Friday, April 8, 2011

Boys & Food (Part 2 of Food-Related Gender Posts)

After thinking about how girls seem to be intrinsically linked to food in a way boys are not (see previous post on Girls & Food), I realized that was completely untrue.  Most celebrity chefs are men.  Not all, but a good majority.  A lot of popular cooking shows highlight men.  The cooking challenge shows are dominated by men.  “Man vs. Food” is a very manly show.  I seriously doubt a woman would succeed as the host of that show.  (Because I think we, as a culture, would have a difficult time accepting a woman in that role, not that I think there aren’t lots of women out there that could actually accomplish the challenges.)  And no woman is ever paired with Adam as an eating challenge partner or as a competitive eater (that I’ve seen, though I haven’t completed my watching of the series yet).  Yet the predominant view of our culture still places women in the kitchen at home.

So why is that?  Why are men hailed as “manly” if they succeed in the competitive world of professional cooking, but emasculated by their peers if they succeed in doing so in their own home?  Why is it that I am constantly (pleasantly) surprised to find out a husband is as much of a cook in the home as the wife? 

Is it that I am prejudiced?  Conditioned?  Stupid? 

How can food be so controversial? 

All I can say is that my husband has been convinced on more than one occasion that I have some innate ability with cooking that he does not possess.  I try to remind him that he was there at the start of my cooking ventures, when I called my mom every other day for help.  I’ve simply invested more time & effort into learning and doing in that area than he has.  Much as he has invested (a lot) more time & energy into learning about music than I have.  He has more interest in music than I do.  And I have more interest in cooking than he does, mostly because I want to eat well.  And in order to do so, I need to cook well.  Because we cannot afford to eat out continuously.  And since I’ve invested in cooking, Jake simply does not have to.  If he wanted to, that’d be great.  But he does not want to & has not HAD to, so he does not have the knowledge.  But innate it is not.  In either of us.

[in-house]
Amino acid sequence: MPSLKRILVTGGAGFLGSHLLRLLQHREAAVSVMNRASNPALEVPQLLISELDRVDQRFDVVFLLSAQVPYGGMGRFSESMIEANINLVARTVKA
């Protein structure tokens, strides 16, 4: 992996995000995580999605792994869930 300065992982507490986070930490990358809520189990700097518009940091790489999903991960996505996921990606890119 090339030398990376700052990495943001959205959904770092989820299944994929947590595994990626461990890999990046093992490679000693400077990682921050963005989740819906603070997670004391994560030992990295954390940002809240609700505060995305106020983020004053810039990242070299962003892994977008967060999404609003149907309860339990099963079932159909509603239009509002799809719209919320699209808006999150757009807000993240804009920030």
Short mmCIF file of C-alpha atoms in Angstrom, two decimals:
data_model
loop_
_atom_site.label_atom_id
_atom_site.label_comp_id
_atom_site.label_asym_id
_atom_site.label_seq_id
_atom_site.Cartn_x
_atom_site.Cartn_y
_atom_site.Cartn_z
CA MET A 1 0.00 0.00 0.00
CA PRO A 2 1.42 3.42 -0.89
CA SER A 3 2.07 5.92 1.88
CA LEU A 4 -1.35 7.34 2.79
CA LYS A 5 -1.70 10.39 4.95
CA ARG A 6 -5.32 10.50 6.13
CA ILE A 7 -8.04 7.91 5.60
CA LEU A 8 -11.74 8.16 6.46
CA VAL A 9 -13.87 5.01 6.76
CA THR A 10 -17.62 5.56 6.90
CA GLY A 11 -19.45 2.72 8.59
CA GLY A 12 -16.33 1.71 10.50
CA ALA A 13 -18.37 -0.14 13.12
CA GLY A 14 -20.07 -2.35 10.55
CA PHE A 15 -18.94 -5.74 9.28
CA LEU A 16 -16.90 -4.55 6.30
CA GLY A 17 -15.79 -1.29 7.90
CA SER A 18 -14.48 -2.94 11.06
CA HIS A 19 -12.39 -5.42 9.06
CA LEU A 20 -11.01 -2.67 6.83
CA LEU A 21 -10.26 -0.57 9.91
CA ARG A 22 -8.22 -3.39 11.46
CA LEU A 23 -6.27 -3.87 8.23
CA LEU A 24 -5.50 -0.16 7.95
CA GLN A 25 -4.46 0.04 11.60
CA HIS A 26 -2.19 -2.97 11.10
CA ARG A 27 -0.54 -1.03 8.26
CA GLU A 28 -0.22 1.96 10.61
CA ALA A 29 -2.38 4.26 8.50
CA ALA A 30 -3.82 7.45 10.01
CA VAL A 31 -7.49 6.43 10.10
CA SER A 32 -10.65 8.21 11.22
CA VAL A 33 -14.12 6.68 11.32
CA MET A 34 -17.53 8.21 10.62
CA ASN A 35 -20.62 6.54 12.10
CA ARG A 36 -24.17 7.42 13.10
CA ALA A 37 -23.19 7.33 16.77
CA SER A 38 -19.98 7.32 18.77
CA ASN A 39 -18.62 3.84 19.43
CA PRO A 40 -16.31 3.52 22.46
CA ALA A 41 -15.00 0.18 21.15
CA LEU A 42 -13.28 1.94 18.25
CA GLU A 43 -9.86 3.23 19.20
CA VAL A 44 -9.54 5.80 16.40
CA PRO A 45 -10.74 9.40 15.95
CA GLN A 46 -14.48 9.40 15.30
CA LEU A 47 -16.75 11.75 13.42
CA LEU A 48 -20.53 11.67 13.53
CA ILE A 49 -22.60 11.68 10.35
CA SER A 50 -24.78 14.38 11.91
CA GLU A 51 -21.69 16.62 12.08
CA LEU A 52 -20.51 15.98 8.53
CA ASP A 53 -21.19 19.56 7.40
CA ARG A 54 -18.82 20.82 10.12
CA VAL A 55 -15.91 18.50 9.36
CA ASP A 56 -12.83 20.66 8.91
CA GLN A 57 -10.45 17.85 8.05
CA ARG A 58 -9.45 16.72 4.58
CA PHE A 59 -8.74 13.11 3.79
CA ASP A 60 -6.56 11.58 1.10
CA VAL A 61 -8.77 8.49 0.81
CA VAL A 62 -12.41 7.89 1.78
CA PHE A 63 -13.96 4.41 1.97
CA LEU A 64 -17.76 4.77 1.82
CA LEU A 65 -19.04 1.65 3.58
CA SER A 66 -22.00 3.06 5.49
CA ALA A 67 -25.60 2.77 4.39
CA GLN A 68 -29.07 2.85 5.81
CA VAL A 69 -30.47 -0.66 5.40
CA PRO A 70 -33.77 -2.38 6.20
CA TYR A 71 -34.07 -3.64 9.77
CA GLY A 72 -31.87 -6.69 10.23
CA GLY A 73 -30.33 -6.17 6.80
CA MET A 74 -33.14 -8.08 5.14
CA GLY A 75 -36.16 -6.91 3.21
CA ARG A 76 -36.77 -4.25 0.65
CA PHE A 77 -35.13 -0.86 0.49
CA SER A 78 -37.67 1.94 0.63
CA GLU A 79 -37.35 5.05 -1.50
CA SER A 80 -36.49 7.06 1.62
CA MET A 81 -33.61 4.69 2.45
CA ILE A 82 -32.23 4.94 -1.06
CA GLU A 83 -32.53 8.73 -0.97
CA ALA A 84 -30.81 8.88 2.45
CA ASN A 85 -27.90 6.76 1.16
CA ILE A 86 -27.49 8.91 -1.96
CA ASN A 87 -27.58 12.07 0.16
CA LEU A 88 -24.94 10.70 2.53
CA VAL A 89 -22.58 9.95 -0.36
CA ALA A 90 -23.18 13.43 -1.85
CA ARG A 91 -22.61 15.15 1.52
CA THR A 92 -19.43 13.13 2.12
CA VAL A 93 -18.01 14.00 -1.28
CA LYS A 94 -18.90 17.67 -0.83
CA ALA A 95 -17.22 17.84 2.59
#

I’m sure there are some men & women that have an innate ability in the kitchen, whether it’s the kitchen in their home or in their restaurant.  Just as some people have innate talents in other areas.  But I do not think that just because you’re a man or a woman means you are born with this gift.  I think for most of us it comes out of necessity.  And then for some others of us, it becomes more enjoyable.  That’s my position at this point.

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